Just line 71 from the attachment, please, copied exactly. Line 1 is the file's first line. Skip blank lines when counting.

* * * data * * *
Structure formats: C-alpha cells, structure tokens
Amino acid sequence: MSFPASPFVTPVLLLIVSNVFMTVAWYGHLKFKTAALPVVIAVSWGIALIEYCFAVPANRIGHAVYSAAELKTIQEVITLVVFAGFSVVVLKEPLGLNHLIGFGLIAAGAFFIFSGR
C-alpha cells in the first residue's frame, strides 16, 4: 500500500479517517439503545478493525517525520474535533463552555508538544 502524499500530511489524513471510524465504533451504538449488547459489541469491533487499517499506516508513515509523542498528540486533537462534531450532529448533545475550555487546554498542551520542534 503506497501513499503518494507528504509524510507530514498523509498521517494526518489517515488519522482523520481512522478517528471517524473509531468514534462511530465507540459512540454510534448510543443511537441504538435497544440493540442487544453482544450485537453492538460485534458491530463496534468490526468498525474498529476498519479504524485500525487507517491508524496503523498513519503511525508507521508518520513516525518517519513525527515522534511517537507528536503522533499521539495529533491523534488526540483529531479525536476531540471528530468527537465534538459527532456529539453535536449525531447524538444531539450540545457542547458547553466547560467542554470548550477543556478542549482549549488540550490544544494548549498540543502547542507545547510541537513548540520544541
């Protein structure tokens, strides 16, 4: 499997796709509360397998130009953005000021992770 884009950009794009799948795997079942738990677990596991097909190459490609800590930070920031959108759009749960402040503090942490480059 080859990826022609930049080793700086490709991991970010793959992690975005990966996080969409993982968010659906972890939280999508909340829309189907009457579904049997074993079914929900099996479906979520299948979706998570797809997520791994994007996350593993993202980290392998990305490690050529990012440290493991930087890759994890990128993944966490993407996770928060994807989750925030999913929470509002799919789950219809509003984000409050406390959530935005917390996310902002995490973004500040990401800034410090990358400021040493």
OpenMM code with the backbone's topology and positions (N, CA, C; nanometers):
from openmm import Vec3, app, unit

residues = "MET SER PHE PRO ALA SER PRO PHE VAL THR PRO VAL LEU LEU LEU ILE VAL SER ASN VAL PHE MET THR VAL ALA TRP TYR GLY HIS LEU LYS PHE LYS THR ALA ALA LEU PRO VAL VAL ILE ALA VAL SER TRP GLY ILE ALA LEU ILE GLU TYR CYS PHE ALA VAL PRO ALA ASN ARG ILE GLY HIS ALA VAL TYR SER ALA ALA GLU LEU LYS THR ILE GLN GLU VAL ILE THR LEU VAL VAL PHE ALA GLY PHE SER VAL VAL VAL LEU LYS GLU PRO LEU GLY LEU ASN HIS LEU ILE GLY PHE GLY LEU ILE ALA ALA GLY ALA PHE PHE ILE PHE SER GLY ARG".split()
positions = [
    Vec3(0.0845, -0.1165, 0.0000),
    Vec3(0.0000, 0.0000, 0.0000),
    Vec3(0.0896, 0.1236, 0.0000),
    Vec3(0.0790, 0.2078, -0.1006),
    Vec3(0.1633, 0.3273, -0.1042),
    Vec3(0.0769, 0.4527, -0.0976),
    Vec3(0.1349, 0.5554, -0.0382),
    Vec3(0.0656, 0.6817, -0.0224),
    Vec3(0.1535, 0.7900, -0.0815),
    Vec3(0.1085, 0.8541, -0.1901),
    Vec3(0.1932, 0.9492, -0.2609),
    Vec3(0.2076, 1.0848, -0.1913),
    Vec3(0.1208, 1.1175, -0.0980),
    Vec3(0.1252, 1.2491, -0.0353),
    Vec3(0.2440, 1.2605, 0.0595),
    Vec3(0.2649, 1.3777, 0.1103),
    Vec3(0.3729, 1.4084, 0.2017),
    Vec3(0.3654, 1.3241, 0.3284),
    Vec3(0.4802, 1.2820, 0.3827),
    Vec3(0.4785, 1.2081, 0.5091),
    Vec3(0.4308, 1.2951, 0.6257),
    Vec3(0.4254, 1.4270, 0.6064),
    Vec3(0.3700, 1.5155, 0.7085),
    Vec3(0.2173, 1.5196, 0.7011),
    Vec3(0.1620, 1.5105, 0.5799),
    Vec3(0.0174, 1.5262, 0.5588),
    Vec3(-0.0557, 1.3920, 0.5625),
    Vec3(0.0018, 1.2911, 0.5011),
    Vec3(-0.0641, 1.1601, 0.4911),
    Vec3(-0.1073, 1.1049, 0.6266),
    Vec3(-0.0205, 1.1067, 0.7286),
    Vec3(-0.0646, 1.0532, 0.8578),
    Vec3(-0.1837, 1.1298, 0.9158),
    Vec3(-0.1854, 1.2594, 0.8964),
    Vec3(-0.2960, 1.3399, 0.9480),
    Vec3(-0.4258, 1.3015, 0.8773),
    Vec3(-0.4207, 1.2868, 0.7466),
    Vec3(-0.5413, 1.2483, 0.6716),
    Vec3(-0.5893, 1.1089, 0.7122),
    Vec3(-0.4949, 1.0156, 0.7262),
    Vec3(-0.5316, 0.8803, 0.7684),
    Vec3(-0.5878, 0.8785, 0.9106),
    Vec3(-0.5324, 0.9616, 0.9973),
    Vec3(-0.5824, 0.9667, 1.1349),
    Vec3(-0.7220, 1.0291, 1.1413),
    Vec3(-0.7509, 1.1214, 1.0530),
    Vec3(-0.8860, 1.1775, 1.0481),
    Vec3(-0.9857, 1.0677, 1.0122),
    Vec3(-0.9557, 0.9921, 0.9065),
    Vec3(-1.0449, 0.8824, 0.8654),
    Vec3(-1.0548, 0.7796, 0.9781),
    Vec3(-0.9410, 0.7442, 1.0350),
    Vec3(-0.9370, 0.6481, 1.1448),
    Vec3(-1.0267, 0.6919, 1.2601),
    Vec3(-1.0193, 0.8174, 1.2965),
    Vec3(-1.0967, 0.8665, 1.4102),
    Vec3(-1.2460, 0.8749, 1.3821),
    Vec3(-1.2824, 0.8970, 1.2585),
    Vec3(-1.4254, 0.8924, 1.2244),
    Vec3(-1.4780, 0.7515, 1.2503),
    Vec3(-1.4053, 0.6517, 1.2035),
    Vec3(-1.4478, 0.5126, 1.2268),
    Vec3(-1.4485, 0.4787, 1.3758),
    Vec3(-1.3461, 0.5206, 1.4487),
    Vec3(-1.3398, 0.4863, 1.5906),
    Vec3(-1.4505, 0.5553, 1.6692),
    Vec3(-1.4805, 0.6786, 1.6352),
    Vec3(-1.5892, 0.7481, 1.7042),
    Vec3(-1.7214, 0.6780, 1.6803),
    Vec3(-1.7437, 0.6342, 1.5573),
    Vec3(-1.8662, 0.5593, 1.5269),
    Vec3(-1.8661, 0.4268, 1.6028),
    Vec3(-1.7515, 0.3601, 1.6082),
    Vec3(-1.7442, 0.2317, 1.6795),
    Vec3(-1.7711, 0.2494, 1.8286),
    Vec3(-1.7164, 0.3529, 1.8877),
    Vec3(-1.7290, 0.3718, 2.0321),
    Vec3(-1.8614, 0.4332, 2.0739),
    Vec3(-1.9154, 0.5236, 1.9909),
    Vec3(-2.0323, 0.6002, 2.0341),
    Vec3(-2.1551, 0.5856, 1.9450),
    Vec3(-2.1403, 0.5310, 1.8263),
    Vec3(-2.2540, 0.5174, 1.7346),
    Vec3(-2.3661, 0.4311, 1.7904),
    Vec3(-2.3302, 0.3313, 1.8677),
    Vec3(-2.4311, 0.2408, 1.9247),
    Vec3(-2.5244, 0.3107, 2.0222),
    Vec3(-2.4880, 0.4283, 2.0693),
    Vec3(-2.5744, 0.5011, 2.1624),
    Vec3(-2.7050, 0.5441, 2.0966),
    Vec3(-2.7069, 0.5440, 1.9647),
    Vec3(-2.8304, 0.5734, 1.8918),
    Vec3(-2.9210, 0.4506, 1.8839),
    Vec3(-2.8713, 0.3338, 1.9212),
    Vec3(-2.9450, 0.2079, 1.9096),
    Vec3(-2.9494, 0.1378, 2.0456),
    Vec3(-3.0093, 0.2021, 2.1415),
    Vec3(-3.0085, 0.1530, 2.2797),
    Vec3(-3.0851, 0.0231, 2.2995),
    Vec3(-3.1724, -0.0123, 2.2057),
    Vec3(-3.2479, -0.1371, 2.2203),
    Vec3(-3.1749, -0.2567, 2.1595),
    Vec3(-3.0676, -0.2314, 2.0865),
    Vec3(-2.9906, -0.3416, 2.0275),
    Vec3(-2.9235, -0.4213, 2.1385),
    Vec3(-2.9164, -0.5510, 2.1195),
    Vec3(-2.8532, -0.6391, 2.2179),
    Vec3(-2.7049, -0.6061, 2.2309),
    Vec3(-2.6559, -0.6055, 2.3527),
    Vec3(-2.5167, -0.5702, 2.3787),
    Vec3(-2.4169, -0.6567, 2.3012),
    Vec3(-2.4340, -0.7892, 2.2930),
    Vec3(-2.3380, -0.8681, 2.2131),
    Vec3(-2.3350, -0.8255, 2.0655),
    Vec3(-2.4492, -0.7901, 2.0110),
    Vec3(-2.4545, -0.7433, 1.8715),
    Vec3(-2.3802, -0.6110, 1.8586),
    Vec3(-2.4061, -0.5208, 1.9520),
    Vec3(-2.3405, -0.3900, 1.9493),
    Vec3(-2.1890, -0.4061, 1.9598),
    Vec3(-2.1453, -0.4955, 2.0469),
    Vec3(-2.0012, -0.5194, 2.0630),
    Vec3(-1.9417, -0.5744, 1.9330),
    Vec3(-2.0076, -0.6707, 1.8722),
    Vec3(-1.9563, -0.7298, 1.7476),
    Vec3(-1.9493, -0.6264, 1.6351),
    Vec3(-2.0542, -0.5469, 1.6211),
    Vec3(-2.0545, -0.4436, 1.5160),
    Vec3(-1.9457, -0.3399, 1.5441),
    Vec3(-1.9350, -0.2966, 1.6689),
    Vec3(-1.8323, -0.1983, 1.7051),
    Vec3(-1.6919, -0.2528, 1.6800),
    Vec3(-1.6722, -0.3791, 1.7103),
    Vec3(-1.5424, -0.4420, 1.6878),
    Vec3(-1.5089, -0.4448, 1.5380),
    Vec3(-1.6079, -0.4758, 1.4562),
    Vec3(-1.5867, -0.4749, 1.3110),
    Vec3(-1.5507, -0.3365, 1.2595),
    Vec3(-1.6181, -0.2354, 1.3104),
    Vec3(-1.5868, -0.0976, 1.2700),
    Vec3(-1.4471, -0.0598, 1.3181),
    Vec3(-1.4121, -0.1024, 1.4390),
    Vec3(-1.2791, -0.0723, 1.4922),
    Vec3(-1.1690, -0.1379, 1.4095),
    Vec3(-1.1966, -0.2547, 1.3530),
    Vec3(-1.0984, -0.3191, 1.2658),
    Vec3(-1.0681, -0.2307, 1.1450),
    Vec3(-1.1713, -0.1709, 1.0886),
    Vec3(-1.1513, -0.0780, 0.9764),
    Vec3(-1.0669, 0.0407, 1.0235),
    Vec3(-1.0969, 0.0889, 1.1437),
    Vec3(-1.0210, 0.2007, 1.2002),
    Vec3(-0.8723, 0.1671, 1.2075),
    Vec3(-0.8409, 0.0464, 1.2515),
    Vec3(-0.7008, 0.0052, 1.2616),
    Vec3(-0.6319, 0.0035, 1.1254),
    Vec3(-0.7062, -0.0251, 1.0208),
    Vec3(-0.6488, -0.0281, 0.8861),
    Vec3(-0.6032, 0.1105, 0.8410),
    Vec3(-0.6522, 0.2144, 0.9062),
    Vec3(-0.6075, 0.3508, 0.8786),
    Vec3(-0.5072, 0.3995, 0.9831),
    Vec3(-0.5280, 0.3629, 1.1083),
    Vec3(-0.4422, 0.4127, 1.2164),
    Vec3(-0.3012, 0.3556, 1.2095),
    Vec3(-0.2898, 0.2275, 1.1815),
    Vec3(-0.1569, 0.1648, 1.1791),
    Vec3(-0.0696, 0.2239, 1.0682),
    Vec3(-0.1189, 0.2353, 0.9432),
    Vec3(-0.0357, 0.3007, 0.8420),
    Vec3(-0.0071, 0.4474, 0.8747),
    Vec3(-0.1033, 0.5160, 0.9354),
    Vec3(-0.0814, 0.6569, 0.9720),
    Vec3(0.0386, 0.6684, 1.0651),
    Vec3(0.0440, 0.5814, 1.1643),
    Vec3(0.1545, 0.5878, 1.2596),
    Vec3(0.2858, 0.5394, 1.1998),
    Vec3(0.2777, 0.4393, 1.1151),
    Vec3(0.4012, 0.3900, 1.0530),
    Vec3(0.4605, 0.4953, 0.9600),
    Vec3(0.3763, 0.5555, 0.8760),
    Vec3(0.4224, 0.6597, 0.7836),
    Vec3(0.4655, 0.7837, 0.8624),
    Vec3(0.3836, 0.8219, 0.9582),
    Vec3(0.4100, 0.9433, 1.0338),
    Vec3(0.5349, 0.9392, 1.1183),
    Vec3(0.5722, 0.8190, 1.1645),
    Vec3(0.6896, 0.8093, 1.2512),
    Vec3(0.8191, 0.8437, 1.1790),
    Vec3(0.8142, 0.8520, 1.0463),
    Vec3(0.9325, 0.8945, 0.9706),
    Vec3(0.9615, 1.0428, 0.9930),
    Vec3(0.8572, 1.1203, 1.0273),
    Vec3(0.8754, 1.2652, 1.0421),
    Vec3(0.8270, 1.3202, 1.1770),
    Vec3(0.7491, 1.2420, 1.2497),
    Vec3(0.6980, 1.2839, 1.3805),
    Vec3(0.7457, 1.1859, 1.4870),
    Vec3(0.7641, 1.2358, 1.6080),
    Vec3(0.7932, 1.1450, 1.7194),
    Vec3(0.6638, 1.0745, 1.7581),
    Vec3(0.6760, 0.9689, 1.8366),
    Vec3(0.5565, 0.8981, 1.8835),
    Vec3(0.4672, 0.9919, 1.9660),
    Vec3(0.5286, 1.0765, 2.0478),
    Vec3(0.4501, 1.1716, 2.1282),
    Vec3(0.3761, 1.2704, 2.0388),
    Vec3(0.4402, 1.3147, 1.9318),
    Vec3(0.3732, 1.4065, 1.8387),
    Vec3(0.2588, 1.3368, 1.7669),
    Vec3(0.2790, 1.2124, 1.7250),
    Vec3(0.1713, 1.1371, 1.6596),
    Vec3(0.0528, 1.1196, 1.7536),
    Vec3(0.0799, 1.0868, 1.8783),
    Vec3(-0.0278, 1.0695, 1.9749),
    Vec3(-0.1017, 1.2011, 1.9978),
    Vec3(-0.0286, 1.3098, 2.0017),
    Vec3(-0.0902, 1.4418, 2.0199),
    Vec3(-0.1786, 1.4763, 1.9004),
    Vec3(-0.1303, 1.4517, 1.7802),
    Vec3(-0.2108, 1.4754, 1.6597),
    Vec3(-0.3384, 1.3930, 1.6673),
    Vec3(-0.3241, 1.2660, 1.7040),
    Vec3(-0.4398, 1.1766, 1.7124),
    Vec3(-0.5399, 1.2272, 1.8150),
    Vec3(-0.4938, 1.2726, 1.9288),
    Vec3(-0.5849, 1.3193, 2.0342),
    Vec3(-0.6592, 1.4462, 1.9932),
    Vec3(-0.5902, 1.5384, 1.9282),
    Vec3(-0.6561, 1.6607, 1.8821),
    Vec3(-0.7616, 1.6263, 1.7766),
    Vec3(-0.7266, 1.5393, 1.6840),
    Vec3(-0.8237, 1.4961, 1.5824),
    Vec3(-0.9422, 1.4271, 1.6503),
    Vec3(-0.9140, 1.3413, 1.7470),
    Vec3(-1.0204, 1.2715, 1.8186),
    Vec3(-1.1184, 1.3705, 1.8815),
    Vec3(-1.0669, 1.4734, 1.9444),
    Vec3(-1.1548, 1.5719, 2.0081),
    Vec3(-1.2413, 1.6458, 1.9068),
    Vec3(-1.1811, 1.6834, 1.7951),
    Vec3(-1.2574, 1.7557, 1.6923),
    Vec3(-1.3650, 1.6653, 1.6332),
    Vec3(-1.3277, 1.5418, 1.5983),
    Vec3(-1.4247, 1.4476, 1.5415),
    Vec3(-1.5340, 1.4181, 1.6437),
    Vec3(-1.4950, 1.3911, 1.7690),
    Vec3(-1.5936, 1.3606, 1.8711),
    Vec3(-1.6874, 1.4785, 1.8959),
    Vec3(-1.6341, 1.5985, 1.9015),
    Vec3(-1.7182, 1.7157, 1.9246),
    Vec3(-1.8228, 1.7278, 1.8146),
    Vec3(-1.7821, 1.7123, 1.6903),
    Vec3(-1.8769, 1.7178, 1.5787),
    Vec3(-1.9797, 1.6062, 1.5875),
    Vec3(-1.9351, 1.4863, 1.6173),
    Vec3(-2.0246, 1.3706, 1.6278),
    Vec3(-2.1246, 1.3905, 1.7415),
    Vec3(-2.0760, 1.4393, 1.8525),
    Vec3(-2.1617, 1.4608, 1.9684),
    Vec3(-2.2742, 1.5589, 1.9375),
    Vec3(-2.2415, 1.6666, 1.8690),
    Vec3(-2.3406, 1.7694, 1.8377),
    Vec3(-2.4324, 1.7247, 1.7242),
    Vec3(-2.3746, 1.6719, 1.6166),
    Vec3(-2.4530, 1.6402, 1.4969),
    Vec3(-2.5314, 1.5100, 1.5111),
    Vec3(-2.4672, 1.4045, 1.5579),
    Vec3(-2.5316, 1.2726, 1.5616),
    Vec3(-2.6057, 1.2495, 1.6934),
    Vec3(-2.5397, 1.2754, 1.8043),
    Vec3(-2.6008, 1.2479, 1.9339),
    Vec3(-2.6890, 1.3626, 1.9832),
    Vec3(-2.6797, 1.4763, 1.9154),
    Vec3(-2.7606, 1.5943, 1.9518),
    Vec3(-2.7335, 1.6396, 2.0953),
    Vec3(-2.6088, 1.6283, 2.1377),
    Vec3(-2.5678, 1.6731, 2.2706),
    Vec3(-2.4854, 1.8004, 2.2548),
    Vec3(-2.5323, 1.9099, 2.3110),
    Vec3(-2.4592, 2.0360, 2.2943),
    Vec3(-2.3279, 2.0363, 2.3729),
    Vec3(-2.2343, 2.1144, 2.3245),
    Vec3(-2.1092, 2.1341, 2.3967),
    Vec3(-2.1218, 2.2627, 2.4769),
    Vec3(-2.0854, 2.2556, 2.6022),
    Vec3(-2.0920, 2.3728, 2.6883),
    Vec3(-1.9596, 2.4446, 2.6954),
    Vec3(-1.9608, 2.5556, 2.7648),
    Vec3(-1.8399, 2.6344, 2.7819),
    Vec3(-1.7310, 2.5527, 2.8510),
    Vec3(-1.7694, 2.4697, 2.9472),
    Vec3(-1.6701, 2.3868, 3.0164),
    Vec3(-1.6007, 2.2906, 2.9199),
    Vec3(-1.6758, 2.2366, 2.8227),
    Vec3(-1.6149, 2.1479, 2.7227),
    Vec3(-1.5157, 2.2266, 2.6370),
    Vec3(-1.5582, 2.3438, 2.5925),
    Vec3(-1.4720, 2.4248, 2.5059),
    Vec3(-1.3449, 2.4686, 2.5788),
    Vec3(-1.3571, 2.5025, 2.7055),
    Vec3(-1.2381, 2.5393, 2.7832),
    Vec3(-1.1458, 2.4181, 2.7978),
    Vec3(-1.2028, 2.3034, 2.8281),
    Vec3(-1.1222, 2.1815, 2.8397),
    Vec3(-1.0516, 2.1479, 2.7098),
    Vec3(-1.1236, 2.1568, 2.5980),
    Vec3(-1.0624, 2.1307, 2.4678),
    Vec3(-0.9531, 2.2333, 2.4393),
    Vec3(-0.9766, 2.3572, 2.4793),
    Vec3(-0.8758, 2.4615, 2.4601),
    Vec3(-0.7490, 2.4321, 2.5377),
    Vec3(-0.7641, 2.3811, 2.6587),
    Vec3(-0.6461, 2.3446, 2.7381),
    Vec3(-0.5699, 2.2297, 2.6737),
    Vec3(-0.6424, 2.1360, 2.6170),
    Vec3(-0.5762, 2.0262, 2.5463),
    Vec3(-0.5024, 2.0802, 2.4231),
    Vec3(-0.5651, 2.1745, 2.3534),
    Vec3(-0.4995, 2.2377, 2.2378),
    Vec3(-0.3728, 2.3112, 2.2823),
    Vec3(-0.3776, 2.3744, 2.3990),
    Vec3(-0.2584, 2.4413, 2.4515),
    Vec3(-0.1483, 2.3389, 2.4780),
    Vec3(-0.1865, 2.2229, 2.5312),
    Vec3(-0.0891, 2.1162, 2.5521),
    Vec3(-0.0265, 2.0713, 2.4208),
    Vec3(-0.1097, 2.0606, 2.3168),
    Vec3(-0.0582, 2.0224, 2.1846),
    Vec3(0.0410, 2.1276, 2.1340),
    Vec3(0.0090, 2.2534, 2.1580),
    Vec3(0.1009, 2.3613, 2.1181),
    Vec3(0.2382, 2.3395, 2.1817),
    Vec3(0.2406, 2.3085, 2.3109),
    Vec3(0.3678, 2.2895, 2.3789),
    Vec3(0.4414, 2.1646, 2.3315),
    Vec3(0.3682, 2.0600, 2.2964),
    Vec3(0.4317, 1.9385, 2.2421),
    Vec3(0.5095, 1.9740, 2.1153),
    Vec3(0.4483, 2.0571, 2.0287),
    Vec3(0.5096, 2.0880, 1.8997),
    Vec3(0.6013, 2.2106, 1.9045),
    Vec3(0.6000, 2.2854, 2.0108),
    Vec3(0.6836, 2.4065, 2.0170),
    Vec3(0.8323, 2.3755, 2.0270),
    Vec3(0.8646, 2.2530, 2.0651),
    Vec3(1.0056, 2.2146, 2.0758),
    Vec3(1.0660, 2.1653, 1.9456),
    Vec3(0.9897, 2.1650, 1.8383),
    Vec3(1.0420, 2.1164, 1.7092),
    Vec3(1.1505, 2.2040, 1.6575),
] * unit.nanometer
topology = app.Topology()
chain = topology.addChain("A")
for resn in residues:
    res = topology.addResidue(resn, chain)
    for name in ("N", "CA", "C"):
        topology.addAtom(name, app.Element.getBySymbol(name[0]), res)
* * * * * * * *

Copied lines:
    Vec3(-1.4485, 0.4787, 1.3758),